DEFINITION of 'Working Control'

Working control is a situation wherein a minority shareholder or shareholders have enough voting power to influence or determine corporate policy. This exists in corporations with widely dispersed share ownership where no single individual has a majority interest, meaning ownership of 51% or more of the voting shares. An individual shareholder with a 20% stake in a company often controls a large enough position to have working control. Other times, it requires a group of shareholders working in concert to take control. 

BREAKING DOWN 'Working Control'

Working control exists when a minority shareholder or multiple minority shareholders unite to take a controlling interest in a corporation. The opportunity for minority shareholders to gain this control is exhibited in corporations where there is no dominant majority (greater than 50%) shareholder. While there are no official benchmarks for defining working control, 20% ownership is often considered large enough to exhibit this level of influence. In this case, companies must list the individual investors with working control on their financial statements. 

Working control in some industries like technology is not a common occurrence. Founders of Facebook (FB) and Google (GOOGL), for example, have sat at the helm of their respective companies since day 1. Therefore, they still control a majority of the voting shares while early investors likely lay claim to a large part of the remaining voting stake. In fact, Mark Zuckerberg controls over 80% of the voting shares in Facebook, so any matters of change or direction must be approved by him.

Where working control emerges is with companies in legacy industries that experience some turnover at the C-level or board of directors. In addition, hedge funds, mutual funds, and private equity firms often obtain working control of a stock before launching a proxy fight with the current management team.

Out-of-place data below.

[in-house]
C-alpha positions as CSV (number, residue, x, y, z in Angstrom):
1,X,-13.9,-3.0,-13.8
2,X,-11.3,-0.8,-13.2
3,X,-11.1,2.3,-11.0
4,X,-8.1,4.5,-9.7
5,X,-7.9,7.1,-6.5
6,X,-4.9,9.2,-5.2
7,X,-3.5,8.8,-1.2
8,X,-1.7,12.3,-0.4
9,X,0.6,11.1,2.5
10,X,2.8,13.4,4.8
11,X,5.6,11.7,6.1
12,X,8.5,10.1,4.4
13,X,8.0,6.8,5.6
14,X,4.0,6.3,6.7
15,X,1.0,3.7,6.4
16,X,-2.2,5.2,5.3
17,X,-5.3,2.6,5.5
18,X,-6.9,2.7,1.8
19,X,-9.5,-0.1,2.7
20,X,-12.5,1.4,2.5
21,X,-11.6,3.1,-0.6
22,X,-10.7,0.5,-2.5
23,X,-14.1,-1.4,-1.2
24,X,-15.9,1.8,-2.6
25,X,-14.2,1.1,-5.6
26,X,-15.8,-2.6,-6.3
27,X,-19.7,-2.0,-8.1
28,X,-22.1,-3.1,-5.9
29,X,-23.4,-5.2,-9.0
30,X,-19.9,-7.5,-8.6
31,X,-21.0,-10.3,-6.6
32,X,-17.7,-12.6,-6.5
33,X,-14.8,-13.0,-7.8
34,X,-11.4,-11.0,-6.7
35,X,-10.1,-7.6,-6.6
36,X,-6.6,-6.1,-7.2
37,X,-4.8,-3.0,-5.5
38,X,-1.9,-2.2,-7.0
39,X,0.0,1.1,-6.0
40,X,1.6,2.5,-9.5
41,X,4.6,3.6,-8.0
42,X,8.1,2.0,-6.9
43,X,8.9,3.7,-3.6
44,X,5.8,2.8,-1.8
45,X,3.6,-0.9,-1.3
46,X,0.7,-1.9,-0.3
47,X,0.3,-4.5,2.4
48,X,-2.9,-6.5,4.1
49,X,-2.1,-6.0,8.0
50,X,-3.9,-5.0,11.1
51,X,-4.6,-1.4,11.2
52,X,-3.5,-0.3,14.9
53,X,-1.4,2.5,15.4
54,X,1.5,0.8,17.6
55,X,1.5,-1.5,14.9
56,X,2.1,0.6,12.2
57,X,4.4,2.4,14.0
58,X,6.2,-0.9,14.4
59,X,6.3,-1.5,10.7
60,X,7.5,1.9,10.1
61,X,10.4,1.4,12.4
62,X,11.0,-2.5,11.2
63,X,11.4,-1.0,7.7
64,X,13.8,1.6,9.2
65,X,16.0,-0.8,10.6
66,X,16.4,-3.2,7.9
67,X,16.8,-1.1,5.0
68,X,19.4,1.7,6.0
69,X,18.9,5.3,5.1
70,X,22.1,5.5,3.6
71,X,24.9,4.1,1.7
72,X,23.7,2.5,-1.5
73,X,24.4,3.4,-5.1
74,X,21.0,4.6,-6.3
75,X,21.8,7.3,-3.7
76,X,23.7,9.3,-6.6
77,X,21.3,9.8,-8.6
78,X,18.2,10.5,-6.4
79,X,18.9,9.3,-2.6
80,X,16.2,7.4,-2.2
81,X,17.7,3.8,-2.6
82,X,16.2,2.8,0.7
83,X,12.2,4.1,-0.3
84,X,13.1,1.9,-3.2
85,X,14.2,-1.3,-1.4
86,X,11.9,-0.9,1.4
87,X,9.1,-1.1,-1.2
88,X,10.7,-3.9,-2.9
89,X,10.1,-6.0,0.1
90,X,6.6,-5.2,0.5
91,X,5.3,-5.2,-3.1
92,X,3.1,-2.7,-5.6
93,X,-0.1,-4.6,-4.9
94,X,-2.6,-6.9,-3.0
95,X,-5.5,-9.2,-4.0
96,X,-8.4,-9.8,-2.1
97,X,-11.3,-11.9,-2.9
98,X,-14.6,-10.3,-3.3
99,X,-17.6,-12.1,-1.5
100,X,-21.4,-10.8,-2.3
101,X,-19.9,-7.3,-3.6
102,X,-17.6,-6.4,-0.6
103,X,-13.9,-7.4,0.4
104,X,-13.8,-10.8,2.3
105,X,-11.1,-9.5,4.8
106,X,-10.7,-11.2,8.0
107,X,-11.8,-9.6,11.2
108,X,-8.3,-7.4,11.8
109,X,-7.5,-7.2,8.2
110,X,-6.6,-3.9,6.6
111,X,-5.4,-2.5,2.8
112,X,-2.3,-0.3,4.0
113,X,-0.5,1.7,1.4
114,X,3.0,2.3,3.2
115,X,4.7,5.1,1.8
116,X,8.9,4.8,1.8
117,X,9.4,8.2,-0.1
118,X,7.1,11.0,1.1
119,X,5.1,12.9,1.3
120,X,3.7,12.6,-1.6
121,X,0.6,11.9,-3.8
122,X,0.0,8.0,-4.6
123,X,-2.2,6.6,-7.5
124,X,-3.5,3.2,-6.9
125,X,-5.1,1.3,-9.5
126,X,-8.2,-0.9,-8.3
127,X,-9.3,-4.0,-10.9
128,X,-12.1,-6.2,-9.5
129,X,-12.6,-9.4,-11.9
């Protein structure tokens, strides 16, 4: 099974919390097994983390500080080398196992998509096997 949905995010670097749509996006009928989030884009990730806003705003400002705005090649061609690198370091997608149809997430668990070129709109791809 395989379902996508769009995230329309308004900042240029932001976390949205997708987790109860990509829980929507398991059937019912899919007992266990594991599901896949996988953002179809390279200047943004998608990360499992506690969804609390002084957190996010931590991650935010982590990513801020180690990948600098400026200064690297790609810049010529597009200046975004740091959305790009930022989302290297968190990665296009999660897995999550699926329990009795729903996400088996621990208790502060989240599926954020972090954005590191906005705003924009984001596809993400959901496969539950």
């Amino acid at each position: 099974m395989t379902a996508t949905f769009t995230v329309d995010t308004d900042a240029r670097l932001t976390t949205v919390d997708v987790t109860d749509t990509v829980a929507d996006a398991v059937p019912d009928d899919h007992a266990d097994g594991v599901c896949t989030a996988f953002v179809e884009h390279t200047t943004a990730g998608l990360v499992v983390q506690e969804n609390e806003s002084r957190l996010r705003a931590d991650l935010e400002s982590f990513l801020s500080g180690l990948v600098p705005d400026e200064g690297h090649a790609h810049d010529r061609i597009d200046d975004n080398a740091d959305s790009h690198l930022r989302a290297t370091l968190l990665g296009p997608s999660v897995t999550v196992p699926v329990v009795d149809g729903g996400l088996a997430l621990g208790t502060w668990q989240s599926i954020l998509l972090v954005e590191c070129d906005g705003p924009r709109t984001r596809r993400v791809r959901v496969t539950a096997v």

Pros and Cons of Working Control 

Having working control of voting shares gives the person or group massive influence over the operational and strategic decision making process. If that individual believes the company should pursue a project or withdraw from an existing one, they have the power to jumpstart those efforts on their own. In addition, it grants a person to take a leadership position on the board of directors and make key operational hires in the C-suite. But this also poses a problem for the company. When one person makes all the decisions, they may overlook or ignore good ideas in favor of their own. That can lead to poor organization decisions or inefficient allocation of capital.

  1. Control

    Control refers to having sufficient amount of voting shares of ...
  2. Control Stock

    1. Equity shares owned by major shareholders of a publicly traded ...
  3. Detective Control

    Detective control is an accounting term that refers to a type ...
  4. Common Shareholder

    The rights of common shareholders give them the ability to influence ...
  5. Capital Control

    Capital control is an action taken by a government, central bank ...